Brain Foods

Brain Foods

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Feeding body and mind

By Lauren Ober / The Citizen
Wednesday, March 16, 2005 9:25 AM EST

Italians, Greeks and Spaniards always seem so happy and healthy.

Perhaps its because they live in a beautiful part of the world where the sun always shines and the people are always glowing. But its more likely that the Mediterranean diet more than anything causes the ebullience in these people.

Research recently reported in the journal "Biological Psychiatry," points to the antidepressant effects of omega-3 fatty acids found in fatty fish such as salmon and herring. The research also studied the nucleoside uridine found in sugar beets and beet molasses.

Over the last few years, omega-3 has been the darling of the medical community. Researchers have studied its curative effects on everything from heart disease to arthritis and have touted a balanced diet rich in good fatty acids.

In the studies reviewed by the medical journal, those societies that tend to eat a lot of fish had lower levels of depression than societies like the U.S. where fish is not a dietary staple. According to the National Institutes of Mental Health, depressive disorders effect about 19 million Americans.

A recent study at Ghent University in Belgium found that patients with depression had lower levels of omega-3 fatty acids in their blood than patients without depression. Researchers drew the conclusion that lower fatty acids in a person's brain tissue can point to a higher probability of depression.

All this research about omega-3 doesn't mean you need to start an all-fish diet if you're feeling blue. But it does show that it's possible to help your mood with the foods that you consume.

Melissa Entenmann, director of the Auburn Memorial Hospital Diabetes Education Center and registered dietitian, says she pushes omega-3 fatty acids for a variety of reasons, including its ability to help combat heart disease and cancer.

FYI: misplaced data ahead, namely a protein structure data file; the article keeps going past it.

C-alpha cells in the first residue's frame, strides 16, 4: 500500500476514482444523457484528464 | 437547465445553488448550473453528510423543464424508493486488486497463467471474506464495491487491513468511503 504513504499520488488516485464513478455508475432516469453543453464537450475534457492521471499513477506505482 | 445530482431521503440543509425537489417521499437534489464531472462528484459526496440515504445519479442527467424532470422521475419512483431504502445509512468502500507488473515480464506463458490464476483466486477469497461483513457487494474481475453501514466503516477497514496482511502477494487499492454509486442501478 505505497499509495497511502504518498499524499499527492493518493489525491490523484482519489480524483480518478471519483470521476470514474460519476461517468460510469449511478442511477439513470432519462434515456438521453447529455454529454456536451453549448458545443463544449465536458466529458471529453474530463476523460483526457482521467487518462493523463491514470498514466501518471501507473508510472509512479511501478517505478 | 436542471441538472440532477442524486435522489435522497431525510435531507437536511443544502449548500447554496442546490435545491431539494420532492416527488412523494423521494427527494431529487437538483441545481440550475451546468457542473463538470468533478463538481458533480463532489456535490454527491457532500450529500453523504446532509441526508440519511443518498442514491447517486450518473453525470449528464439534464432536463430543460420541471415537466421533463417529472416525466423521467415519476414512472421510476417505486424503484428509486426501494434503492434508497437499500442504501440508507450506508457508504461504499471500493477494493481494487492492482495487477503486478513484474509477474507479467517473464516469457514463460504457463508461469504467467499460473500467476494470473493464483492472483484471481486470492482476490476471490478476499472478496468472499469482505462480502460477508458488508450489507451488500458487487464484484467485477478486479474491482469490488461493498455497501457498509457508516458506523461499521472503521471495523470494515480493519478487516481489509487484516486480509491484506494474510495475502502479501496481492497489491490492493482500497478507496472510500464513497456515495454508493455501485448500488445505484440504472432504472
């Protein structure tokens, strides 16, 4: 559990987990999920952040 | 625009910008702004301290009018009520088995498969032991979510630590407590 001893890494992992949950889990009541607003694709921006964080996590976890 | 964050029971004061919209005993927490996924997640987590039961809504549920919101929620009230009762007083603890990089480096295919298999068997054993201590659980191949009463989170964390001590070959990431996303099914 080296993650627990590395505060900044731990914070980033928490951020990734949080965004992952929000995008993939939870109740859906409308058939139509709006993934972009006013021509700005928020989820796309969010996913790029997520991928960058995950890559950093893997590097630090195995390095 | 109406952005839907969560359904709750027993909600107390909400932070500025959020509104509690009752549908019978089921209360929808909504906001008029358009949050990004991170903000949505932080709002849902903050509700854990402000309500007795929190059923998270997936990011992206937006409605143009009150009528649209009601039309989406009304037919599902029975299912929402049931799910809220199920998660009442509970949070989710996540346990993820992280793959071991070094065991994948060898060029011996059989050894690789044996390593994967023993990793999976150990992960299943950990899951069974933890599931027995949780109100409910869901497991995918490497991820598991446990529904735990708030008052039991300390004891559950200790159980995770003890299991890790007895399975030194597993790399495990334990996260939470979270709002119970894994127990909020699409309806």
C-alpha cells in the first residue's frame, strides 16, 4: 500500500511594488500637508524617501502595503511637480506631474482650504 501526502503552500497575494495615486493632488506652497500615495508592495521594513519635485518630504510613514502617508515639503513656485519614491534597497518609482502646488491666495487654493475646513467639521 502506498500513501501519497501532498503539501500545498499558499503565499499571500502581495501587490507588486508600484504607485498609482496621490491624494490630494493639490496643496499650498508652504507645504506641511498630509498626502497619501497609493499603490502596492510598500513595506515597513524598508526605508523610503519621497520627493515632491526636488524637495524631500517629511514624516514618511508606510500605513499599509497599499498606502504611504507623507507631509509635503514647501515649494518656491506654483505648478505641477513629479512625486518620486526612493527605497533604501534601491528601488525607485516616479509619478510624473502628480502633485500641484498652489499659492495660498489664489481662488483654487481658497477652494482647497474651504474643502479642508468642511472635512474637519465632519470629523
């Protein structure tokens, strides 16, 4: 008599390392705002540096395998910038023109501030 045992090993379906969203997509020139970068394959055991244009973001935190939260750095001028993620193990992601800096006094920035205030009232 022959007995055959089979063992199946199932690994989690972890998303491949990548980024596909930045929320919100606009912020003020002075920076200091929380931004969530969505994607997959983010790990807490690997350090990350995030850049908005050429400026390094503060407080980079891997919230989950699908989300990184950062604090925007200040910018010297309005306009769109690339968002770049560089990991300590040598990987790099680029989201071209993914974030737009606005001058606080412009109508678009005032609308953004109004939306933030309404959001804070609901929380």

"Fish and anything with omega-3 is brain food as well as mood food. There are so many good benefits from it. We definitely don't eat enough fish in the U.S. and when we do it's fried," she said.

You don't just have to eat fish to get the benefits from omega-3. Ground flaxseed, canola oil and many different types of nuts contain a decent amount of the fatty acids. Entenmann says she recommends that people have a handful of nuts every day and stay away from foods that are overly processed.

"The more you process something, the more likely you are to alter what was initially beneficial," she said.

In addition to omega-3 fatty acids and uridine, the B vitamin folate helps the brain use serotonin and dopamine, mood-regulating chemicals, effectively. Researchers at Tufts University in Massachusetts found that people with a history of depression have lower levels of folate in their blood than those who have never dealt with depression.

Foods with enriched grains like whole wheat bread, pasta and cereal add 80 to 200 micrograms of folate a day, though you may want to consider a supplement if you're not getting the RDA of 400 micrograms. Leafy greens such as spinach and turnip greens, and dried beans and peas also provide a sufficient dose of folate.

Entenmann suggests thinking of folate as foliage. The word will give you clues as to what nutrients are contained inside. You can never go wrong with dark green leafy produce when it comes to folate.

Vitamin B6 deficiency has also been linked to depression. Either patients were not getting enough B6 or their bodies were not able to absorb the vitamin properly. Foods rich in B6 (pyridoxine) include yeast, sunflower seeds, wheat germ, soy beans and walnuts.

There's also been research, though not as in-depth as the recent omega-3 studies, that suggests a link between complex carbohydrates (good carbs) and mood. Carbohydrates may boost serotonin levels in the brain, which is why typical "comfort foods" really do give comfort. Foods such as broccoli, brown rice, potatoes and blackberries contain good carbs that can help enhance mood and stave off the blues.

Fad diets that tout low-carb living can actually be detrimental to mood and can bring about negative emotions instead of positive health results. Entenmann says its called the "Atkins attitude," where some people following a low-carb diet exhibit feelings of tension, anger and depression.

"Initially you might feel good, but then you might start showing these feelings. The carbs are missing and they are what produce good chemicals that have a calming effect," Entenmann said.

While Entenmann doesn't advocate self-medicating through food if you have serious depression, she does believe that the link between mood and food is undeniable. One way of helping people overcome depression is by taking a closer look at their diets.

"When people are depressed, they may not be eating a balanced diet and they may not be getting the nutrients they need," she said. "There is no doubt that food has a role in depression."

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